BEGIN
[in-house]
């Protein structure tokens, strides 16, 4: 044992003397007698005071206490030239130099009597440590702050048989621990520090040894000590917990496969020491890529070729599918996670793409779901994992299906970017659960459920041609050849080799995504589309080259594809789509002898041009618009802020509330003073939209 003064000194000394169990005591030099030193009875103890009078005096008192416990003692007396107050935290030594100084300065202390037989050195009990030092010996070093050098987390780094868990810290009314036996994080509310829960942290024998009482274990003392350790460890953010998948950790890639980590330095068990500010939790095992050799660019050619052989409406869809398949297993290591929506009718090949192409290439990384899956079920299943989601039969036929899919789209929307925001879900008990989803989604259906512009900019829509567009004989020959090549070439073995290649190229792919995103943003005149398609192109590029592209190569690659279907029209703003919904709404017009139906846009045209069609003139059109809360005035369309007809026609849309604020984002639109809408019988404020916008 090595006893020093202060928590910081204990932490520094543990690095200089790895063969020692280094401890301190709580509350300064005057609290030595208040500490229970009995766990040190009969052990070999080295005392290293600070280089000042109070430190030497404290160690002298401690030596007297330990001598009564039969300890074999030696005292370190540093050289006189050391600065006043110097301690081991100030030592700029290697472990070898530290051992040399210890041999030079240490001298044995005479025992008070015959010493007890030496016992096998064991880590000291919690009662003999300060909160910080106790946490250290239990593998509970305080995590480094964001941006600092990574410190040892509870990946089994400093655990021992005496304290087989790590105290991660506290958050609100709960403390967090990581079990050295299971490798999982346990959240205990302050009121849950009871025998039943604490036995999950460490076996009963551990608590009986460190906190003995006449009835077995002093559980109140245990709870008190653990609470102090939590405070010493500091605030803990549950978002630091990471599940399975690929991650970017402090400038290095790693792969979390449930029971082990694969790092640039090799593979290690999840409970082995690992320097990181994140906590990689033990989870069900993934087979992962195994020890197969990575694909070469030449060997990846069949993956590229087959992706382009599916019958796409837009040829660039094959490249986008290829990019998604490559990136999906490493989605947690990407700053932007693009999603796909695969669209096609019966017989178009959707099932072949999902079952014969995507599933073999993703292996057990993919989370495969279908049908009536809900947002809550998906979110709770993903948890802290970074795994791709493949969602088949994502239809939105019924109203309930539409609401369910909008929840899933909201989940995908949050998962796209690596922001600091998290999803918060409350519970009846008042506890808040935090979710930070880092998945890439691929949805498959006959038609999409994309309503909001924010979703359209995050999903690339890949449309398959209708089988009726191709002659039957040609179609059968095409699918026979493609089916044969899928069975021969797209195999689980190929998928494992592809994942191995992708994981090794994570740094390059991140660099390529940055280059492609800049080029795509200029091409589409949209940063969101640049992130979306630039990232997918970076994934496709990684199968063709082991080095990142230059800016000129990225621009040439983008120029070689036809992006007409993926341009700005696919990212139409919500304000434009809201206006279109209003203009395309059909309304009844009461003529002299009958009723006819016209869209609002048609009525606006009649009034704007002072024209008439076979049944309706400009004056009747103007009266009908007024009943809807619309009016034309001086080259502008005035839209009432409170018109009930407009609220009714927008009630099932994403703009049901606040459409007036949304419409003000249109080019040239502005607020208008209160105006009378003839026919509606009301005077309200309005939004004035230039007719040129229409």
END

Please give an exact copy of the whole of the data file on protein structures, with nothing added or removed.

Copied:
[in-house]
């Protein structure tokens, strides 16, 4: 044992003397007698005071206490030239130099009597440590702050048989621990520090040894000590917990496969020491890529070729599918996670793409779901994992299906970017659960459920041609050849080799995504589309080259594809789509002898041009618009802020509330003073939209 003064000194000394169990005591030099030193009875103890009078005096008192416990003692007396107050935290030594100084300065202390037989050195009990030092010996070093050098987390780094868990810290009314036996994080509310829960942290024998009482274990003392350790460890953010998948950790890639980590330095068990500010939790095992050799660019050619052989409406869809398949297993290591929506009718090949192409290439990384899956079920299943989601039969036929899919789209929307925001879900008990989803989604259906512009900019829509567009004989020959090549070439073995290649190229792919995103943003005149398609192109590029592209190569690659279907029209703003919904709404017009139906846009045209069609003139059109809360005035369309007809026609849309604020984002639109809408019988404020916008 090595006893020093202060928590910081204990932490520094543990690095200089790895063969020692280094401890301190709580509350300064005057609290030595208040500490229970009995766990040190009969052990070999080295005392290293600070280089000042109070430190030497404290160690002298401690030596007297330990001598009564039969300890074999030696005292370190540093050289006189050391600065006043110097301690081991100030030592700029290697472990070898530290051992040399210890041999030079240490001298044995005479025992008070015959010493007890030496016992096998064991880590000291919690009662003999300060909160910080106790946490250290239990593998509970305080995590480094964001941006600092990574410190040892509870990946089994400093655990021992005496304290087989790590105290991660506290958050609100709960403390967090990581079990050295299971490798999982346990959240205990302050009121849950009871025998039943604490036995999950460490076996009963551990608590009986460190906190003995006449009835077995002093559980109140245990709870008190653990609470102090939590405070010493500091605030803990549950978002630091990471599940399975690929991650970017402090400038290095790693792969979390449930029971082990694969790092640039090799593979290690999840409970082995690992320097990181994140906590990689033990989870069900993934087979992962195994020890197969990575694909070469030449060997990846069949993956590229087959992706382009599916019958796409837009040829660039094959490249986008290829990019998604490559990136999906490493989605947690990407700053932007693009999603796909695969669209096609019966017989178009959707099932072949999902079952014969995507599933073999993703292996057990993919989370495969279908049908009536809900947002809550998906979110709770993903948890802290970074795994791709493949969602088949994502239809939105019924109203309930539409609401369910909008929840899933909201989940995908949050998962796209690596922001600091998290999803918060409350519970009846008042506890808040935090979710930070880092998945890439691929949805498959006959038609999409994309309503909001924010979703359209995050999903690339890949449309398959209708089988009726191709002659039957040609179609059968095409699918026979493609089916044969899928069975021969797209195999689980190929998928494992592809994942191995992708994981090794994570740094390059991140660099390529940055280059492609800049080029795509200029091409589409949209940063969101640049992130979306630039990232997918970076994934496709990684199968063709082991080095990142230059800016000129990225621009040439983008120029070689036809992006007409993926341009700005696919990212139409919500304000434009809201206006279109209003203009395309059909309304009844009461003529002299009958009723006819016209869209609002048609009525606006009649009034704007002072024209008439076979049944309706400009004056009747103007009266009908007024009943809807619309009016034309001086080259502008005035839209009432409170018109009930407009609220009714927008009630099932994403703009049901606040459409007036949304419409003000249109080019040239502005607020208008209160105006009378003839026919509606009301005077309200309005939004004035230039007719040129229409």